Planning prevents piss poor performance

Of course it would seem logical to plan well in order to avoid disaster but it is astounding how many events take place that are either poorly attended because a concise marketing strategy was never properly implemented or the event is utter chaos because somewhere along the line, someone dropped the ball. Keeping the 5 famous P’s: Planning Prevents Piss Poor Performance in mind when arranging any event, however big or small, will always keep you on track.

Office organization

Keeping yourself organized extends beyond the tidy looking desk, despite claims that you like it looking as if an earthquake just topped the rickter scale and you know exactly where to find everything. Slithering piles of paper do not acknowledge an organized Event Planner and you may be in serious jeopardy of losing credibility amongst your colleagues, boss, employees or worse, your clients. Even if your desktop mess has been discreetly swept into drawers in the hope that no one will notice, it is almost 100% guaranteed, that when it comes to the crunch, you will be hastily scrabbling around for that little post-it note that you distinctly remember writing but just can’t find. Being organized is being efficient and efficiency provides for a quality, value-for-money event planning service that will serve to boost your reputation and drive your career forward. Being organized doesn’t mean you have to become a neat freak overnight but endeavouring to keep yourself and the environment around you to some degree of tidiness, will also help you to think clearly.

Ensure that all files relating to the event are kept updated and are clearly labelled so they are easy to find. Make to-do lists but ensure you keep to them as much as possible. Creating a computer-based spreadsheet to keep track of what has and hasn’t been completed is also useful. This could even be a shared file that others can update if you are working in a team. It pays to be efficient and organized and there are plenty of file folders, clips, document holders and a range of other useful items out there – use them!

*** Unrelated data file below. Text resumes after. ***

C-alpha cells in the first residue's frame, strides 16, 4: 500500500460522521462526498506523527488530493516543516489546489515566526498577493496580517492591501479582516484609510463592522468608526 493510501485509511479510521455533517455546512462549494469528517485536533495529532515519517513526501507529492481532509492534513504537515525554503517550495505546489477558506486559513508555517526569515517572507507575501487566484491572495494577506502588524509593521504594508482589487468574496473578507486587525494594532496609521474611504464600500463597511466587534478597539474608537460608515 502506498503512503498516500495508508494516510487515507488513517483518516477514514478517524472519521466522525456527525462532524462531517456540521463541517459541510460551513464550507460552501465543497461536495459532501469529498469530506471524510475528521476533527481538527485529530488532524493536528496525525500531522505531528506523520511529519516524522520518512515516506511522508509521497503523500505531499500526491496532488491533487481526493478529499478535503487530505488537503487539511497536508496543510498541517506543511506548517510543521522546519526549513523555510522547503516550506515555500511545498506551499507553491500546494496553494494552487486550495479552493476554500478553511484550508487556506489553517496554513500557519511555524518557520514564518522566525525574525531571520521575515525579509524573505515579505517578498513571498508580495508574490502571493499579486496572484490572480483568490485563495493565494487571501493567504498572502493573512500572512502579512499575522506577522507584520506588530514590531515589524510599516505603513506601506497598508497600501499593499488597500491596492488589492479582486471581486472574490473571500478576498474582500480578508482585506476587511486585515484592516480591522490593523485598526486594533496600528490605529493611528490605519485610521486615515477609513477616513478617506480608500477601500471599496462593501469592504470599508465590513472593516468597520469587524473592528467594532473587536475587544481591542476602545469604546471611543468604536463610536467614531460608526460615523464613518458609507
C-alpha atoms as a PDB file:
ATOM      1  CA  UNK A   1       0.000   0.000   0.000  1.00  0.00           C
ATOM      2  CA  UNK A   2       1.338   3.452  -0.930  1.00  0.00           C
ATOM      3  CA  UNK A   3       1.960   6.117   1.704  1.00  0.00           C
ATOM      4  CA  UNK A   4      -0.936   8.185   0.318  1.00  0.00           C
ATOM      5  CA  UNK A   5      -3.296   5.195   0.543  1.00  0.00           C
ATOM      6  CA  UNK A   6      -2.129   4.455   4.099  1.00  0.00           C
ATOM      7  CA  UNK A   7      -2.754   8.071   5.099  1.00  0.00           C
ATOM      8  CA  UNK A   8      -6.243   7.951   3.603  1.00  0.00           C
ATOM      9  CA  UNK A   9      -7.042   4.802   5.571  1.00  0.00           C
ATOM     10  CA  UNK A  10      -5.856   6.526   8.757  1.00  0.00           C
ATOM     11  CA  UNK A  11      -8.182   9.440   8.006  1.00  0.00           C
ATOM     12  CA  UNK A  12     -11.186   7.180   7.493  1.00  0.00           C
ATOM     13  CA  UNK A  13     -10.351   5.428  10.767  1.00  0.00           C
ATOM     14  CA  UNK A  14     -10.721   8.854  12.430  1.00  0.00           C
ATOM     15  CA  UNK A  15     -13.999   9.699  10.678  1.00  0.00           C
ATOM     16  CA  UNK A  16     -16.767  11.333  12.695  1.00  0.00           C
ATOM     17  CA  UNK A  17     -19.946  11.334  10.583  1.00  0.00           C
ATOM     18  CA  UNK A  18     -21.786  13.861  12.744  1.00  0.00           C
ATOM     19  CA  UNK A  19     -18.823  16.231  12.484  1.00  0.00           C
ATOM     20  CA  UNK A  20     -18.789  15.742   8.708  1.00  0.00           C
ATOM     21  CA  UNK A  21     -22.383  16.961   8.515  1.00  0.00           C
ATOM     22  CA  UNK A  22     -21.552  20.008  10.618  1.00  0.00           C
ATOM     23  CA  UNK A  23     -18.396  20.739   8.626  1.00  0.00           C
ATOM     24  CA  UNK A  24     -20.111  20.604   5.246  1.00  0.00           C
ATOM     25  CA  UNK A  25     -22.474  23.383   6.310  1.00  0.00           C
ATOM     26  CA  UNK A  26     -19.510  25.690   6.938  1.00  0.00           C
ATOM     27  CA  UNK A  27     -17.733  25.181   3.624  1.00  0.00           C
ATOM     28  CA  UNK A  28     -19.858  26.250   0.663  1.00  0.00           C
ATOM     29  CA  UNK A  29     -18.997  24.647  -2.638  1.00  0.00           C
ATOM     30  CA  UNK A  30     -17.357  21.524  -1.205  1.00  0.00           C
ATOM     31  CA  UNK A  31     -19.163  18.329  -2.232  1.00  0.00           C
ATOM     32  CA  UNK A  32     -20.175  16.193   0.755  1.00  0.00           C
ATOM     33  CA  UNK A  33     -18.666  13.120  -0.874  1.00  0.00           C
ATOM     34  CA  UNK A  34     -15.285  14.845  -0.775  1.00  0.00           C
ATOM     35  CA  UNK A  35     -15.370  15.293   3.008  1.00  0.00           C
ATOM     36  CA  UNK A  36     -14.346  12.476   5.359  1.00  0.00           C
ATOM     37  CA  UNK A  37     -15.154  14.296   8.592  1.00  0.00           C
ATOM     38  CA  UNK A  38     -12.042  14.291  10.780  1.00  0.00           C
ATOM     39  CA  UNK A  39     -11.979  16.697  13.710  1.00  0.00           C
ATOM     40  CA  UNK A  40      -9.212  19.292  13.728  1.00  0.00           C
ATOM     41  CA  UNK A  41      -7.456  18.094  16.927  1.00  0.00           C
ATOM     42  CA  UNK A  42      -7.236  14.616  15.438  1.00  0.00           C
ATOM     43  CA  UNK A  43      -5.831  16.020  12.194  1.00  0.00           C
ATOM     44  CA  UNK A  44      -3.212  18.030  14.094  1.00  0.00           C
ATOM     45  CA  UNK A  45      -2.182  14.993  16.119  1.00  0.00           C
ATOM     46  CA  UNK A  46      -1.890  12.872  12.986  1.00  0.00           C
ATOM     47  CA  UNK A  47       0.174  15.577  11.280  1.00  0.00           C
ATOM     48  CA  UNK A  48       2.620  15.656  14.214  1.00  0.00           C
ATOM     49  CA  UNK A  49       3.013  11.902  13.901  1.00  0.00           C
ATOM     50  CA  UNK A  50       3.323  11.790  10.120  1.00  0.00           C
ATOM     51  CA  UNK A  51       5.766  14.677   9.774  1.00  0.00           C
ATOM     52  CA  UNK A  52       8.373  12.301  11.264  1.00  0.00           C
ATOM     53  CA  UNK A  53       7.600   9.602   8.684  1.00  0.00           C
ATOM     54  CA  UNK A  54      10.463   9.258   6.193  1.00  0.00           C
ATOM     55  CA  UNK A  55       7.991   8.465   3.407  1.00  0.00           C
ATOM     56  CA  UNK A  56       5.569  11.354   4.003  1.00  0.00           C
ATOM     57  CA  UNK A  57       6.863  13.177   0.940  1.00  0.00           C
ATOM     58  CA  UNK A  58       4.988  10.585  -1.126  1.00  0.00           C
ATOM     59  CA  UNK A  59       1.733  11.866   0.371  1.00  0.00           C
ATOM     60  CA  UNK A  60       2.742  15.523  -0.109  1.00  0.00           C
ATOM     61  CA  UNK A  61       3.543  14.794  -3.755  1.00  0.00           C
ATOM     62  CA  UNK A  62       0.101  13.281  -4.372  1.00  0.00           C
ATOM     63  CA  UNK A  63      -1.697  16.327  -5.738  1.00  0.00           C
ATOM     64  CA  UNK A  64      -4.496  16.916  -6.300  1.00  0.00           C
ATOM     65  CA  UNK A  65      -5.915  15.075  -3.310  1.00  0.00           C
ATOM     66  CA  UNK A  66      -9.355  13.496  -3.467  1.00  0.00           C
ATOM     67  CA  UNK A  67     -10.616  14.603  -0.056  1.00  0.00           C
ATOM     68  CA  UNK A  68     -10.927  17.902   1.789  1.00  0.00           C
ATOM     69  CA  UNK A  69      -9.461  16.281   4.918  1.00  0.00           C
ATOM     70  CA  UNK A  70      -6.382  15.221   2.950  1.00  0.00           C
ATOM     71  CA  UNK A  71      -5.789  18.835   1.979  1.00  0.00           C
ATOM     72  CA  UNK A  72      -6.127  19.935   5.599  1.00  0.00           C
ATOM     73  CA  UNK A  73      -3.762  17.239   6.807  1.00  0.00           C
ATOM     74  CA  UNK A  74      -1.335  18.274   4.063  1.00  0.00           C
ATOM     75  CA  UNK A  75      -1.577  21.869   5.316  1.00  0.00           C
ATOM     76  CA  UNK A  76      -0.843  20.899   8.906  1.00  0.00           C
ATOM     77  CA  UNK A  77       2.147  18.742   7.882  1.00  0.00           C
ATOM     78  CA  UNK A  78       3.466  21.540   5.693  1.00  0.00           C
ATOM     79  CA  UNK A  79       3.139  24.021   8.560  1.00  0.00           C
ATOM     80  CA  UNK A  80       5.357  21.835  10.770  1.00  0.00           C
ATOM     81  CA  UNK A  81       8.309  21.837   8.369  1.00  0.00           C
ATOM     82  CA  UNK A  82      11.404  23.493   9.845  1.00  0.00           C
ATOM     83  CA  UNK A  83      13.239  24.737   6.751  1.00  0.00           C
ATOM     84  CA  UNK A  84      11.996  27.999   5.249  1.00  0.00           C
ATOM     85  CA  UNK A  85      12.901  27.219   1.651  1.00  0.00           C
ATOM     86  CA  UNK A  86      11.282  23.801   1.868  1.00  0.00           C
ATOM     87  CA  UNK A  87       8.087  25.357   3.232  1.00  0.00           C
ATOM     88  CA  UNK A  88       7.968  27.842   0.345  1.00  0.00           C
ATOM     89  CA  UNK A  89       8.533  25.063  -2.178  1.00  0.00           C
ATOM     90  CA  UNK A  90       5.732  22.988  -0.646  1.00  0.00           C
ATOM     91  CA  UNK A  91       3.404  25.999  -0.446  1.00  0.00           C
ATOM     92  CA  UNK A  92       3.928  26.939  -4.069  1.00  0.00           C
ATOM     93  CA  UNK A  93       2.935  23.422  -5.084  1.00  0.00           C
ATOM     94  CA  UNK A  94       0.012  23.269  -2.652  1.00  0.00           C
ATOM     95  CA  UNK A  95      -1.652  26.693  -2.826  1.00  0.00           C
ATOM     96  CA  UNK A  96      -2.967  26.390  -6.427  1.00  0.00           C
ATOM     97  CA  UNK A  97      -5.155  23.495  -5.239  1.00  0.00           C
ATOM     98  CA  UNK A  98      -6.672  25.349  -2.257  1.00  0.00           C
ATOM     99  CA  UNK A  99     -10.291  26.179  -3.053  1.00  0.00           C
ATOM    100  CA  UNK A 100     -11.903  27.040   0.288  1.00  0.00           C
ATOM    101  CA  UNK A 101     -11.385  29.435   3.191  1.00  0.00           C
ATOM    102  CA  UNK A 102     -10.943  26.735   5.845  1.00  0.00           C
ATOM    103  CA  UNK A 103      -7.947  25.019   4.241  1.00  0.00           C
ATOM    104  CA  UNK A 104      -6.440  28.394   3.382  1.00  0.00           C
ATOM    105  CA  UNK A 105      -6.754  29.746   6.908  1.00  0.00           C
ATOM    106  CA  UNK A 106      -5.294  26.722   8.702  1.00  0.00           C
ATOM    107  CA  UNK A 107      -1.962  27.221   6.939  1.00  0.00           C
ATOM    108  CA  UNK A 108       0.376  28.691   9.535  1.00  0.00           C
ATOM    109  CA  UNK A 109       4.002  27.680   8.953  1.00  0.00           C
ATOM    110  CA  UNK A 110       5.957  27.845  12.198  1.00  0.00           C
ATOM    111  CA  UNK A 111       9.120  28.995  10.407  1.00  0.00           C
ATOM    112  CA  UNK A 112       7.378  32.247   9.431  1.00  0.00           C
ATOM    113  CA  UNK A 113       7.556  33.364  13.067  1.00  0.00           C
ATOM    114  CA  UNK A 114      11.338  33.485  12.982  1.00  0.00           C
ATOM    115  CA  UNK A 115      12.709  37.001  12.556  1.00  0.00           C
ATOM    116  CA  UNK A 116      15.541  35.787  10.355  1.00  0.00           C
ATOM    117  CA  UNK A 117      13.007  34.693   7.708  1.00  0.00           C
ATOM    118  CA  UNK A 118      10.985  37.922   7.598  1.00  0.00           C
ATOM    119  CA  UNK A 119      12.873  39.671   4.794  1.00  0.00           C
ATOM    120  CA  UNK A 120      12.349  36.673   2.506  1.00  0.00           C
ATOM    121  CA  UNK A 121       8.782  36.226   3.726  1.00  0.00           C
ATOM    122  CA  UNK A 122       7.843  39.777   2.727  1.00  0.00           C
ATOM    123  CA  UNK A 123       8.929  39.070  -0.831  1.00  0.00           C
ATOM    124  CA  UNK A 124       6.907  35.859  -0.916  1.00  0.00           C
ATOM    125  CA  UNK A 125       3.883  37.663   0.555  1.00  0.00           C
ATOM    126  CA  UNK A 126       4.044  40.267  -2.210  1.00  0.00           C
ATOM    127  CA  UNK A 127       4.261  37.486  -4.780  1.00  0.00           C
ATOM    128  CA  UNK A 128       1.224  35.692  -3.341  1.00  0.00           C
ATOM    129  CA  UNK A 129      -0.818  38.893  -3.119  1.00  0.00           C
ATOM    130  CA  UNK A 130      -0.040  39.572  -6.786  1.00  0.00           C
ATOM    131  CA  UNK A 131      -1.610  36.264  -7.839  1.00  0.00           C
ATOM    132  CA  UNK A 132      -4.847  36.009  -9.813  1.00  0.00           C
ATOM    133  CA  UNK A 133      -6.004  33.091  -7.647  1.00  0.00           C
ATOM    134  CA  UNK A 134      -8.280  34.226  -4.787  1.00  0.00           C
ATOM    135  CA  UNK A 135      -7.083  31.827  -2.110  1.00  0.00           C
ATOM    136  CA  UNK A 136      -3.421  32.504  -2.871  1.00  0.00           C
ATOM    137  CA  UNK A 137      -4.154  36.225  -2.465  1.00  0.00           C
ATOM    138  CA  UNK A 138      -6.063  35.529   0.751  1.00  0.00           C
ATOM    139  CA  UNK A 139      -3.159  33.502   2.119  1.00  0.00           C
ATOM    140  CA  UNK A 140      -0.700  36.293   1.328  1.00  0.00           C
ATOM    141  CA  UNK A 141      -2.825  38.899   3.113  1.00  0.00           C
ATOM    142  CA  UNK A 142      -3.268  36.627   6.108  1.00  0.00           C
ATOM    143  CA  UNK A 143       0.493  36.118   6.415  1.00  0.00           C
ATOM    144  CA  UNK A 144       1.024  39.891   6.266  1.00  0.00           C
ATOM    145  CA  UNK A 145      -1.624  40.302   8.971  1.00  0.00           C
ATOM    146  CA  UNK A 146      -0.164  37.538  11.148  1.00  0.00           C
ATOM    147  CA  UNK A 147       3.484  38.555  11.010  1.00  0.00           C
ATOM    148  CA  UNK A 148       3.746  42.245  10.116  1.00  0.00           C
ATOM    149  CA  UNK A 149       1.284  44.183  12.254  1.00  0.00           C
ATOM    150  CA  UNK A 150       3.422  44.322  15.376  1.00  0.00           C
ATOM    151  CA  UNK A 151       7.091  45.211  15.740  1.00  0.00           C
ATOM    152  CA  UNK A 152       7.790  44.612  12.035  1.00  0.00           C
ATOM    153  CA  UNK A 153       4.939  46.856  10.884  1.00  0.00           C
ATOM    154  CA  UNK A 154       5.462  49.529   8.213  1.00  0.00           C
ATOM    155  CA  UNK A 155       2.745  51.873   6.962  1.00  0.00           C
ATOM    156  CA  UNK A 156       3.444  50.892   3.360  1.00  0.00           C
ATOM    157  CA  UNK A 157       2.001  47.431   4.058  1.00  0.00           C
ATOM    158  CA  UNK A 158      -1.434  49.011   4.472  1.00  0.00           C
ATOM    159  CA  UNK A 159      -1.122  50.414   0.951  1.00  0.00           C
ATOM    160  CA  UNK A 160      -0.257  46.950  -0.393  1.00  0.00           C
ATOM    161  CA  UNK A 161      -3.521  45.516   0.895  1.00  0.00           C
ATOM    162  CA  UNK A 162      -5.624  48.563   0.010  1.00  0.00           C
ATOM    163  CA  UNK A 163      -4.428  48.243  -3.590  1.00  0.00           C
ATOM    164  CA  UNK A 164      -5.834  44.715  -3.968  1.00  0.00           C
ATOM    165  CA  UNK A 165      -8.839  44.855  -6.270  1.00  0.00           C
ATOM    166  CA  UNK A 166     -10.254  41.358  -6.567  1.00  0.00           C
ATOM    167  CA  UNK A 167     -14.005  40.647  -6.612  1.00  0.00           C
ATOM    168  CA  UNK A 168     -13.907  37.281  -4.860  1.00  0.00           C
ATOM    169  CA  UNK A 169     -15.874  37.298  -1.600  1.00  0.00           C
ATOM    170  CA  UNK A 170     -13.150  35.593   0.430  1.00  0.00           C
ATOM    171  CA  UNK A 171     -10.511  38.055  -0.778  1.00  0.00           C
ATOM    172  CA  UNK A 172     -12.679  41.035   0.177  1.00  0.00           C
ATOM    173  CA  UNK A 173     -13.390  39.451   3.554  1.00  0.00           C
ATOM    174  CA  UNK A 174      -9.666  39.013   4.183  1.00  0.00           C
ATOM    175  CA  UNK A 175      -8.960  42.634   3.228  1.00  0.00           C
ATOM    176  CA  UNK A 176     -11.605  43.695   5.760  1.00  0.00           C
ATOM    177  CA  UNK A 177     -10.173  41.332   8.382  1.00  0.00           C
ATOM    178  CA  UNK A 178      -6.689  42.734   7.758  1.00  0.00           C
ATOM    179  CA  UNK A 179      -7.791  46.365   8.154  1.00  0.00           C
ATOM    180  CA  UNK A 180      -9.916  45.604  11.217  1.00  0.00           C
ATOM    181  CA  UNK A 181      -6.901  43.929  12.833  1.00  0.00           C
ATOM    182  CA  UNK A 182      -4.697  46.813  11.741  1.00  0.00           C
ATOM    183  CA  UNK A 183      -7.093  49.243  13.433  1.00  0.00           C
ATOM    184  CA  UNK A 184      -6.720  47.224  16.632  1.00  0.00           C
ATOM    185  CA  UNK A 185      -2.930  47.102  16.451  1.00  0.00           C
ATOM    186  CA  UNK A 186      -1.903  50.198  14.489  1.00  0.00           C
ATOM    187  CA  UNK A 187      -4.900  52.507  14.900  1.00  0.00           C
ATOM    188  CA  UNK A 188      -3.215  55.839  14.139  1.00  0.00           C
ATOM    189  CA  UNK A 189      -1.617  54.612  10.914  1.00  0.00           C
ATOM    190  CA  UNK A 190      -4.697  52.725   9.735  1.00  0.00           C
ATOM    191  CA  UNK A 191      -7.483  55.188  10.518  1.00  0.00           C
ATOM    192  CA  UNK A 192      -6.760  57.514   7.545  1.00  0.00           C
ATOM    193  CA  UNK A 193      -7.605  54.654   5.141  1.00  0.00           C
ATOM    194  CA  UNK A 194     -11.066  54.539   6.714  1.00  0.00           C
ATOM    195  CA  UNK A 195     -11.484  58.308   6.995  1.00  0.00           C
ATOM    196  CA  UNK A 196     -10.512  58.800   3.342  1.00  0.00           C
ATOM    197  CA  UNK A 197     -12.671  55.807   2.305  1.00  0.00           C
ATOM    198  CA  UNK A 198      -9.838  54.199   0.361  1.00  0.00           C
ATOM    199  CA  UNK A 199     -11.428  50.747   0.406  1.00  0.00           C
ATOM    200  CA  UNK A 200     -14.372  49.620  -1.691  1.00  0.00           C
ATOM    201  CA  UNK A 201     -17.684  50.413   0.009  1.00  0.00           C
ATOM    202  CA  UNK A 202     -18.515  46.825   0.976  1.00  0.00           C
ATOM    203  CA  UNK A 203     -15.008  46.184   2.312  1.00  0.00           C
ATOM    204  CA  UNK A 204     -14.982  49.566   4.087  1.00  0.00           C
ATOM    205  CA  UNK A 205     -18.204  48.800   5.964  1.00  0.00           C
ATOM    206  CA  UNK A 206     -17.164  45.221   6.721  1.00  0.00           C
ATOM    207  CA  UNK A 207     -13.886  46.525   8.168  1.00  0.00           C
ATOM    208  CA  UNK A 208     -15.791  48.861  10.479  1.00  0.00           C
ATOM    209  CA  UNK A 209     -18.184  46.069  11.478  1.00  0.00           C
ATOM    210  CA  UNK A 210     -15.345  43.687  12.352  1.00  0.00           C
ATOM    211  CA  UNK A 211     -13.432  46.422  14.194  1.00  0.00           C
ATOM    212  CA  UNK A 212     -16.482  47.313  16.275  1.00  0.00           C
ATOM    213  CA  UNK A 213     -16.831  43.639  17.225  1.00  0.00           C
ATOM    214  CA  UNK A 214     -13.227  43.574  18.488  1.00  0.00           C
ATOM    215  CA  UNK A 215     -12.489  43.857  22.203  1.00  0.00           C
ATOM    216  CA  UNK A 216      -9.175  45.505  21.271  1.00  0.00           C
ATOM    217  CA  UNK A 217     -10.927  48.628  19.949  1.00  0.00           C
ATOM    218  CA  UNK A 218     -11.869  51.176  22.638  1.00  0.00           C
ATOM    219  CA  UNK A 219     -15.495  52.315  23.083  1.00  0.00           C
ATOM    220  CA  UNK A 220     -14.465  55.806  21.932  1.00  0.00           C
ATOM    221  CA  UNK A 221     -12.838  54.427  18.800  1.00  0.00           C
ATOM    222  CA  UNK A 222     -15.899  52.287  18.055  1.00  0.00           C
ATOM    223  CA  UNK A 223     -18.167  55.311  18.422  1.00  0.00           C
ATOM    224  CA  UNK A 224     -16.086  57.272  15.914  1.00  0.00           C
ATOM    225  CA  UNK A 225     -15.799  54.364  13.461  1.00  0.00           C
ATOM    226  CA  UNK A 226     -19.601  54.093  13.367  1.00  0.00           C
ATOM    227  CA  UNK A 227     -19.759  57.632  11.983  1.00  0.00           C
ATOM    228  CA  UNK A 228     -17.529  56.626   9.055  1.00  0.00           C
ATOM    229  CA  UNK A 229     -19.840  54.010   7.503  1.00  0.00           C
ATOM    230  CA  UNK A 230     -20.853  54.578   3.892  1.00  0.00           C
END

Email efficiency

Aim to keep the size of your email inbox to the length of your computer screen. Getting into a routine of filing emails as you read them will help you address anything that still requires attention or follow up in a timely manner. There is nothing worse than being the only one late to a meeting or even missing a meeting because your email inbox is in email overload and you failed to even see the memo. Creating as many folders as you need to file your emails as well as keeping all emails pertaining to one event in the same place, will serve in having easy-to-reference information as and when you need it. Do not, however, take this to mean that you should keep EVERYTHING…this will only succeed in blocking your inbox, using up too much space on the server and aggravating the guys over in IT. By all means keep what may prove useful further down the line but regularly sort through your emails to delete what you don’t need.

Go paperless

Do as much work as you can on the computer and store it in clearly labelled folders. Link your laptop, iPod touch or iPad to your computer where possible so you do not need to worry about the embarrassment and unprofessional dog-eared documents when arriving at your next meeting or event. Try to avoid printing whenever possible; not only does this represent your contribution to the environment but the less paperwork around, the less likely you are to loose something or throw it away.

Be proud to be punctual

As cheesy as it may sound, being punctual is professional. Wasted time is wasted business and will only succeed in upsetting the client, boss or dampening your reputation. If there is a good reason why an appointment can’t be kept, phone with as much notice as possible. While this may seem obvious, the lack of professional etiquette that is encountered is somewhat disturbing.


Following a University degree and a drastic career move, Fiona Warren-Bassett soon found herself rapidly moving forward in the events and PR world. Enjoying the change of direction, Fiona went on to further her Event Management experience, spending 6 years working for a renowned cruise line company. Having travelled extensively and been actively involved in many events and weddings, Fiona has since returned to land and has successfully launched her freelance writing and PR career.
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